The main advantages of using FileMaker Pro are that the powerful system enables users to create custom databases for numerous purposes, and you can get the help of a professional for an additional price. However, there are some downsides to FileMaker Pro.
Particularly, the system doesn’t allow for direct MS Access imports – files need to be imported in CSV or XML format instead. It’s also complicated to use. These traits make the price of $20 per month a bit harder to justify.
Ninox Database features all the database-building mechanics of MS Access but makes their usage much less complex.
This software solution is quite powerful. It’s a DBMS at its core, but can easily double as a CRM or for project management purposes. Creating and customizing databases in Ninox Database is very straightforward, especially if users take advantage of the available templates. Additionally, Ninox Database is much faster than MS Access and many other systems.
On top of all these benefits, this DBMS isn’t expensive at all. For a professional user, the system costs only $20 per month.
Widely regarded as the best Mac database management system, Knack is very user-friendly, elegantly designed, and quite powerful.
The DBMS is also low-code, even though some coding experience may come in handy for manual tweaks. Knack has been around for over a decade. In that time, many organizations have adopted it in everyday business, including tech giants like Panasonic and Intel.
The base price for Knack is $39 per month. However, a yearly subscription shaves off two months, making it very affordable for long-term use.
The Best Free Microsoft Access Alternatives
So far, we’ve only covered database management systems with monthly subscription plans or one-time payments. But the best solutions don’t have to come with a price tag. Here are some of the best systems completely free of charge.
My Visual Database
Modern and easy to use, My Visual Database looks like a premium app, particularly compared to other free DBMS solutions.
This system lets users create databases without coding and features plenty of learning resources. My Visual Database lacks some advanced features but is ideal for basic database handling. The program is available for Microsoft Windows.
If universal use is the name of the game, DBeaver might be the overall winner. This is an open-source DBMS suitable for commercial and personal purposes.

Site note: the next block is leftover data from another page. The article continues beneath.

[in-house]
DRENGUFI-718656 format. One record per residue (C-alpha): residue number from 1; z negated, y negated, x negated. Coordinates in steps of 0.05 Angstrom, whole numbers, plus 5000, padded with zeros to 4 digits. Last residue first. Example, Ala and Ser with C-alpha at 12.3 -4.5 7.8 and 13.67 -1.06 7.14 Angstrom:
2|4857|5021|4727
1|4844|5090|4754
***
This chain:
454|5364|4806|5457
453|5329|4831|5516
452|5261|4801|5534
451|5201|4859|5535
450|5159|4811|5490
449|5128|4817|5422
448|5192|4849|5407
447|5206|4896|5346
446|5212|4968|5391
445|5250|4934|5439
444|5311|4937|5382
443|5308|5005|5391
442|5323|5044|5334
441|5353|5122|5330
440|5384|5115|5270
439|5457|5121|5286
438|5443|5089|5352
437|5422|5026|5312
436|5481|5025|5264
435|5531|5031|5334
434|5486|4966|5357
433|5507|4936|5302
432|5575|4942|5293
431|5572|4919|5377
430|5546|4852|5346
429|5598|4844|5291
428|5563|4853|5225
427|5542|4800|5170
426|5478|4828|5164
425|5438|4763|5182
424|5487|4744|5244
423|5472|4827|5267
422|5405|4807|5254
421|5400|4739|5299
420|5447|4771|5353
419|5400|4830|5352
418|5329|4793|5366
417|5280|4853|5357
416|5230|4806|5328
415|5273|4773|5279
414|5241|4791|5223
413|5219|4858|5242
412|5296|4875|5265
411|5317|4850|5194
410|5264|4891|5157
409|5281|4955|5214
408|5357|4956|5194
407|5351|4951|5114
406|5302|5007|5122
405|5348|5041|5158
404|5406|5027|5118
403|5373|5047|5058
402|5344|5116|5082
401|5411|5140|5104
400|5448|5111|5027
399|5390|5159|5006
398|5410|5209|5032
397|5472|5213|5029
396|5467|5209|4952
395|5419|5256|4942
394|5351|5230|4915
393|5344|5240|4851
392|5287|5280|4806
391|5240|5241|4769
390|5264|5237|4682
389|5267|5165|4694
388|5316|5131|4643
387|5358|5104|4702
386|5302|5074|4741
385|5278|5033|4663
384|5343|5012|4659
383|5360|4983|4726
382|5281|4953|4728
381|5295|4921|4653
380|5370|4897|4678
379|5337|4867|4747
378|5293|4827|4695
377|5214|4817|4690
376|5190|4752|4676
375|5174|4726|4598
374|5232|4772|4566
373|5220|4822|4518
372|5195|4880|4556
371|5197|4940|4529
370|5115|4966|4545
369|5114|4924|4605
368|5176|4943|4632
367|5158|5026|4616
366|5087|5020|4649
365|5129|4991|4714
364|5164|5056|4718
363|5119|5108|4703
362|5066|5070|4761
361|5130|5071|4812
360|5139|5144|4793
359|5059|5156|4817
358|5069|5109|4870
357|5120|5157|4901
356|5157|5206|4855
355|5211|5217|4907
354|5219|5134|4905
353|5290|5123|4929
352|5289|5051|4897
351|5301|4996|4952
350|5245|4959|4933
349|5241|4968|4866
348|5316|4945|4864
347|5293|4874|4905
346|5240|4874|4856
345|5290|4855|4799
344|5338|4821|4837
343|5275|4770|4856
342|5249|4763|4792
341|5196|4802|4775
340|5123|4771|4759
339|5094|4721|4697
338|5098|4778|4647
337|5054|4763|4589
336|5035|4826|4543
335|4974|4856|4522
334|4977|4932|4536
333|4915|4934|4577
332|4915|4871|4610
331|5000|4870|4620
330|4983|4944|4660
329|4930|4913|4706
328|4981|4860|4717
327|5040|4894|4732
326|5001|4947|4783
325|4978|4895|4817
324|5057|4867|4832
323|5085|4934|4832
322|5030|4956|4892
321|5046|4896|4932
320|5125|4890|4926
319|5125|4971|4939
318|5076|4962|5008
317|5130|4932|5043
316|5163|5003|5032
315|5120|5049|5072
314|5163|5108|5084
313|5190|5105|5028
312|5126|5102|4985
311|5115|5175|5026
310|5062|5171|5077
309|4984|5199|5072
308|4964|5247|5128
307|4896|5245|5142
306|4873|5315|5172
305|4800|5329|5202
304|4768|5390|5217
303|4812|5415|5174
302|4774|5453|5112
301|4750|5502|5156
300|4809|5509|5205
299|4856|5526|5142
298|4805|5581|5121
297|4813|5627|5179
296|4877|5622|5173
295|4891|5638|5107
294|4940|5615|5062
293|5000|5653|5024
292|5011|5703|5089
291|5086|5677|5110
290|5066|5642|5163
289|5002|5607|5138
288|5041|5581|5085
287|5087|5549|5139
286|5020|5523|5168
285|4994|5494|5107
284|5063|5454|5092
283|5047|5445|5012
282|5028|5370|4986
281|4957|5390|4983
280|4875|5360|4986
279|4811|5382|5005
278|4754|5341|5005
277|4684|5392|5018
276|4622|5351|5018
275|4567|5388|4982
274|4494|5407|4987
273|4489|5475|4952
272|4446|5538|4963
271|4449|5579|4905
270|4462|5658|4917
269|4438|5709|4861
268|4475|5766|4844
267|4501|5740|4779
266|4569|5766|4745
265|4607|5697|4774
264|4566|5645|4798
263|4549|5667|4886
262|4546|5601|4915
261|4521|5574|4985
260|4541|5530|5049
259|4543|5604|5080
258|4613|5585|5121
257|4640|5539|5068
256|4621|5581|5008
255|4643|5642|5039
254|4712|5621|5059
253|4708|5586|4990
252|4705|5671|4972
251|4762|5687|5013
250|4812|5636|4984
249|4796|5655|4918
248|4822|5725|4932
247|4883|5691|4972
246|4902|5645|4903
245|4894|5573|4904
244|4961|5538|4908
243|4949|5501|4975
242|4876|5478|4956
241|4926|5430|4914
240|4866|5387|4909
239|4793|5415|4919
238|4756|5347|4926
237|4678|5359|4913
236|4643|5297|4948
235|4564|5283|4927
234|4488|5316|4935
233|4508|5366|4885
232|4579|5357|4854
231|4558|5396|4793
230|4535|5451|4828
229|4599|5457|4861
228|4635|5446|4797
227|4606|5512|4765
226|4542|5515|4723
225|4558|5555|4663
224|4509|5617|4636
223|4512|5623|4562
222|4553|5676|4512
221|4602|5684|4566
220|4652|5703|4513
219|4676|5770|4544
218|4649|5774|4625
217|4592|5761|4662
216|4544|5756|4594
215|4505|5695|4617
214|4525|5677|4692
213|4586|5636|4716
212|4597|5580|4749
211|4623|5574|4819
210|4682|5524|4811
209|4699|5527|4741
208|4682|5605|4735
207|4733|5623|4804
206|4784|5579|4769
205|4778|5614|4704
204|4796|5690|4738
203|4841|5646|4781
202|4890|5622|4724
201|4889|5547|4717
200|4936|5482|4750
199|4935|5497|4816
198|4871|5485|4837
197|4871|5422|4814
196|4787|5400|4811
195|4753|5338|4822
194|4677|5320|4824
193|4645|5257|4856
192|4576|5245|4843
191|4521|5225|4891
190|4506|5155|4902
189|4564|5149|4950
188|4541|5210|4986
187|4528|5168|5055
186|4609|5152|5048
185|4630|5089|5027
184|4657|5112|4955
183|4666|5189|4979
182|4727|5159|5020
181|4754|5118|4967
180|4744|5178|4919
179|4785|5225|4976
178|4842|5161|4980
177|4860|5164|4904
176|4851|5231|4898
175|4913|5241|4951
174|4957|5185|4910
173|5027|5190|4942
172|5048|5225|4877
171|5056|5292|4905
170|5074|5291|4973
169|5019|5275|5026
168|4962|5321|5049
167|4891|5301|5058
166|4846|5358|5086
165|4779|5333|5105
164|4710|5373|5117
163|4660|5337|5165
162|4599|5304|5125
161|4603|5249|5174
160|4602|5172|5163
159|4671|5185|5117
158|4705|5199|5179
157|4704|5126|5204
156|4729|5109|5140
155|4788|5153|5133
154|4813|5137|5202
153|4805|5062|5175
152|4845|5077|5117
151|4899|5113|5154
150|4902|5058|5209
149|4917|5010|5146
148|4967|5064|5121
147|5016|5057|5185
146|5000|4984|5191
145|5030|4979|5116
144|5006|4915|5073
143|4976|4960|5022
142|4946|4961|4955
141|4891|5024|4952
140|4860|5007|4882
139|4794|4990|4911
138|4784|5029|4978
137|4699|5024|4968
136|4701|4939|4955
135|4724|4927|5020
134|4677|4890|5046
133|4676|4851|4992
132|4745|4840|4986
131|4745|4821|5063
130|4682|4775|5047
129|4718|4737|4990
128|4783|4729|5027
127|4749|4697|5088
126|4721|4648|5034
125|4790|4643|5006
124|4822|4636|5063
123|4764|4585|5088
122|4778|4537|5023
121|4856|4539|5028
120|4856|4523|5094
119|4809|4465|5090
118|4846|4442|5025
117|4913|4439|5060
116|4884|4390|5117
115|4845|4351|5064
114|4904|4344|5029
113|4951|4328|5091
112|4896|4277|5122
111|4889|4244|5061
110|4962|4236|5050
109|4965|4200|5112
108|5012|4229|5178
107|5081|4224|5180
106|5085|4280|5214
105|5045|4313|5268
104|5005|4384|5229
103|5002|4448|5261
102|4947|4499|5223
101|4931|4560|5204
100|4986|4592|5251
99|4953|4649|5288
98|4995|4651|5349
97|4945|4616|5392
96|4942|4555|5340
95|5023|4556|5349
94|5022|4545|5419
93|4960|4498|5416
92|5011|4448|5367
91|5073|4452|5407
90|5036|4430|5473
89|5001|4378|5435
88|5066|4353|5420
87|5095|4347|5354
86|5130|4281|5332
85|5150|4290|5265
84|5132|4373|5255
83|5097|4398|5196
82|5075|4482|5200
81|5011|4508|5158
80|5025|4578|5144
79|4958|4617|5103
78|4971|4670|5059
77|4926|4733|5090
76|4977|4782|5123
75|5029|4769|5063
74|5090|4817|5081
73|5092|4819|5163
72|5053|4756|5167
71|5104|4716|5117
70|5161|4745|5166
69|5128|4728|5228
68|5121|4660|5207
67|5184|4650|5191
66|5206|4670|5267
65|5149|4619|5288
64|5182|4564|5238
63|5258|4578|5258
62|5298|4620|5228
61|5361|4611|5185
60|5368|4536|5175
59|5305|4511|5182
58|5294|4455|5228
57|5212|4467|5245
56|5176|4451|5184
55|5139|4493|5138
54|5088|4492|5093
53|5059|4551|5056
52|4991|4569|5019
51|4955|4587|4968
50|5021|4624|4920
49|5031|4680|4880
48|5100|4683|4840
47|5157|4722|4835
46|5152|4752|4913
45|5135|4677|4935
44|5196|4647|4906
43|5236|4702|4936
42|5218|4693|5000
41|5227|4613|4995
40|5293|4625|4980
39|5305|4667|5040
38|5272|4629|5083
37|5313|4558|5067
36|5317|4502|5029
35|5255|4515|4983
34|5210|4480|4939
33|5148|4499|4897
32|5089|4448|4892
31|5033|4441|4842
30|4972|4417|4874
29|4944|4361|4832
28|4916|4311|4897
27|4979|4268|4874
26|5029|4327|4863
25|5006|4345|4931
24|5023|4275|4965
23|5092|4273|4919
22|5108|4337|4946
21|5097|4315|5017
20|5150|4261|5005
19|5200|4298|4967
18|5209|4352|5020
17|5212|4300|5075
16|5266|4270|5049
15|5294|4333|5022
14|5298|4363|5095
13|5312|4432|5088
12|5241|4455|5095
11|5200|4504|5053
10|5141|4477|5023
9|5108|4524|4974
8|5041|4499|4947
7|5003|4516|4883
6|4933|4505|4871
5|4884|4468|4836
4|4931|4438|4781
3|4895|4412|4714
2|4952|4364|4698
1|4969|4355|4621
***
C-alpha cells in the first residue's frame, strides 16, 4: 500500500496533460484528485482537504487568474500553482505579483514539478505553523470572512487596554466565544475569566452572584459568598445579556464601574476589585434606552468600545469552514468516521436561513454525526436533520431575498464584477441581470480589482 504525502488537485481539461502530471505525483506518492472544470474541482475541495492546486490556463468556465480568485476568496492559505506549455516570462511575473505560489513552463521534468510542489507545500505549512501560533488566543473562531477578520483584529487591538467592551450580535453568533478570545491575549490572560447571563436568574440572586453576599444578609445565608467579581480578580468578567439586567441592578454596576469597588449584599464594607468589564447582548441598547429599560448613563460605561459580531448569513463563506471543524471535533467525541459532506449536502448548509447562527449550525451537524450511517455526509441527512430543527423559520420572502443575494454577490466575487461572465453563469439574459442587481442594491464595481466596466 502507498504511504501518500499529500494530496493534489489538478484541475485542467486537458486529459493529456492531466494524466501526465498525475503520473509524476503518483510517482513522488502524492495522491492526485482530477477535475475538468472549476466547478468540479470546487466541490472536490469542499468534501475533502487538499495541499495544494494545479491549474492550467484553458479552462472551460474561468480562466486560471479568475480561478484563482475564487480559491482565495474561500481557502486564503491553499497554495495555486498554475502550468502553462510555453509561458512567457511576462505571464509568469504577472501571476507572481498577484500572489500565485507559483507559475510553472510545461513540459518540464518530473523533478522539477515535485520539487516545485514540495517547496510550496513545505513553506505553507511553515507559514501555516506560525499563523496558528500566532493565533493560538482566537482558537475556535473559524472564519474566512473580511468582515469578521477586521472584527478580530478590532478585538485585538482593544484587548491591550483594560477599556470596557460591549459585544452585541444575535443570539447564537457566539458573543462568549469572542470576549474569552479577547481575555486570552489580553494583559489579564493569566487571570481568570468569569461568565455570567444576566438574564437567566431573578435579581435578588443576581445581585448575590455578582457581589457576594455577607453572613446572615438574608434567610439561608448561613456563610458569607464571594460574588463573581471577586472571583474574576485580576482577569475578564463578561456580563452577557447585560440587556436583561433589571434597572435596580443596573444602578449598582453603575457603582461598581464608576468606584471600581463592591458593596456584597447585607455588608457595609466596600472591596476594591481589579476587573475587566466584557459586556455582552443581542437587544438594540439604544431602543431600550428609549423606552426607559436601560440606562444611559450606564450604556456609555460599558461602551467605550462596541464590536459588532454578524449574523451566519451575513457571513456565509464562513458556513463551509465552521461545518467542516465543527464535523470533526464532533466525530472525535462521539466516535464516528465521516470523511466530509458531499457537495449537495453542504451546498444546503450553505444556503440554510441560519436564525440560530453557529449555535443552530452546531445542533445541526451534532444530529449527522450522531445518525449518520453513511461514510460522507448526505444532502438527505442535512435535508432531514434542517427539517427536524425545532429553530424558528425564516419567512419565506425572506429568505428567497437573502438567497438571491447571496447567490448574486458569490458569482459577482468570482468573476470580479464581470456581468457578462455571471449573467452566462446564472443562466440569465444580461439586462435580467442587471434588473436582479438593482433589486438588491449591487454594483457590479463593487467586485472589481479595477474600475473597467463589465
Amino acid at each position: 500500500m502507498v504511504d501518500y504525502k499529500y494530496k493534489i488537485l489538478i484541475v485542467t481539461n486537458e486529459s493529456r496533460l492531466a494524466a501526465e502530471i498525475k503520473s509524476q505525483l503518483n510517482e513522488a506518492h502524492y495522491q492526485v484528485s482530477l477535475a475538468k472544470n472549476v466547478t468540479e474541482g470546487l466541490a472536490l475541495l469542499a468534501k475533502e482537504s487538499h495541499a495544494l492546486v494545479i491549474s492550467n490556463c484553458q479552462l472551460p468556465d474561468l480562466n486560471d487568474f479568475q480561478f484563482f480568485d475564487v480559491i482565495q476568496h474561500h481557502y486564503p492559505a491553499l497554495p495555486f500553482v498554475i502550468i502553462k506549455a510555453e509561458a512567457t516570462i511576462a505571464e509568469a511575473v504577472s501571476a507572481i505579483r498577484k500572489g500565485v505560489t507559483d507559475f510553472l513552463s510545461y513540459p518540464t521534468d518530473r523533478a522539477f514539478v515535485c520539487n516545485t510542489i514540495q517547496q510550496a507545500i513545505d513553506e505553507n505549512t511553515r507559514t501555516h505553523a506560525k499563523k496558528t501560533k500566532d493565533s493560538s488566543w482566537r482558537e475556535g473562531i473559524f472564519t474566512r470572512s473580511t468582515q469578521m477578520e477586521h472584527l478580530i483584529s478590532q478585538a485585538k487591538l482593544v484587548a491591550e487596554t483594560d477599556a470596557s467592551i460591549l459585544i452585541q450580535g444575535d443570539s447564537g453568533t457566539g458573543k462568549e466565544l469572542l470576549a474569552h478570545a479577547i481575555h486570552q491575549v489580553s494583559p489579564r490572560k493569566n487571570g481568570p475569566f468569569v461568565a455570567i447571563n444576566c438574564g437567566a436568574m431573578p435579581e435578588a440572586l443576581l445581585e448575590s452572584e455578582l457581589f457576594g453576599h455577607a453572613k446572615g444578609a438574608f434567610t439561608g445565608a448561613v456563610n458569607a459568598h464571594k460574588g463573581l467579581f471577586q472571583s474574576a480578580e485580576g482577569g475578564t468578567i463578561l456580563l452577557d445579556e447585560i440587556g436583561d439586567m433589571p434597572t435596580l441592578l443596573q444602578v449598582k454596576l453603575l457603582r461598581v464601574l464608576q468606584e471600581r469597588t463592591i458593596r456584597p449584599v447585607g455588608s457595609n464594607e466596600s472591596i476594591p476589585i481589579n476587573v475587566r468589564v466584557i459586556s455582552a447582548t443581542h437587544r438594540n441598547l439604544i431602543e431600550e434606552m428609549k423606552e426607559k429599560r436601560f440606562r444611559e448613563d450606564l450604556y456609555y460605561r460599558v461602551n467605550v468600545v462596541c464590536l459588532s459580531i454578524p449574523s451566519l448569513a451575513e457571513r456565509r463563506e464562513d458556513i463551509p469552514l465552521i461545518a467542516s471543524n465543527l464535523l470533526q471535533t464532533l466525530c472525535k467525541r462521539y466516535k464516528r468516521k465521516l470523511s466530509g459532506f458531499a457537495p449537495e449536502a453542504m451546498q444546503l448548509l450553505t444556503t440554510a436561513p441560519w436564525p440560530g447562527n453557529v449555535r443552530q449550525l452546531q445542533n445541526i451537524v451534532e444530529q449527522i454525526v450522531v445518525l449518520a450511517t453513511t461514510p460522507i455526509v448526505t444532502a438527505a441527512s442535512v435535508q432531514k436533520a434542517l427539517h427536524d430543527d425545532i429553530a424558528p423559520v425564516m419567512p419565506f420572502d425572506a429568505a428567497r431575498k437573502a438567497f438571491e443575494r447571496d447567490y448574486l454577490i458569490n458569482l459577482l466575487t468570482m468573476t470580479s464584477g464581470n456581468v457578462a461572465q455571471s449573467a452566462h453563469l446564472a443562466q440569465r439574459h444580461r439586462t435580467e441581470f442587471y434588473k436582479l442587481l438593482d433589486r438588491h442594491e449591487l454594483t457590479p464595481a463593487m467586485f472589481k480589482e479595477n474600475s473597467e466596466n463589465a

DBeaver can work on Windows, Mac, and Linux operating systems. It also supports multiple database file types, which makes it possible to import databases from many sources, including MS Access. Best of all, DBeaver doesn’t only deal with basic database building but features advanced options.
Just like the LibreOffice suite represents an excellent open-source replacement for Microsoft Office, LibreOffice Base is a great alternative to MS Access.
LibreOffice Base supports cross-database sharing between different database types. It can be used to make database applications as well as websites, and users have a choice of frameworks for embedded databases. Being open-source, LibreOffice Base is available on all major platforms, including Windows, Mac, and Linux.
The Best Microsoft Access Alternatives in Linux
As you might assume, open-source programs are at home on Linux operating systems. Since those programs are also freeware in most cases, entries on the previous list will also be a great MS access alternative for Linux. In particular, we’re referring to DBeaver and LibreOffice Base, while My Visual Database is Windows-exclusive.
Apache OpenOffice Base
Like LibreOffice, OpenOffice represents an open-source, free alternative to Microsoft Office. In parallel, Apache OpenOffice Base is a similar solution to LibreOffice Base.
This DBMS features many tools for personal and business databases with design wizards that make creation and adjustment trouble-free. It has cross-platform support and allows users to make various reports, forms, tables, and more.
Kexi is part of another alternative office suite – Calligra Office. It can handle different database types from various sources and has plenty of advanced features.
The developers of this DBMS and the entire suite it belongs to went to great lengths to make their products as competitive as possible. That’s why Kexi can be considered an excellent stand-in option for Microsoft Access.
Manage Your Databases Without MS Access
Microsoft Access is often considered among the best database management systems available. While this may lead users to believe that the system has no alternative, the opposite is true.
We’ve shown you a wide variety of database creation and management options. There are alternatives to MS Access for every platform and, possibly more importantly, every budget. With the information from this article, you’ll certainly be able to make the right choice.
Which alternative to Microsoft Access did you choose? How does it compare to MS Access? Let us know in the comments section below.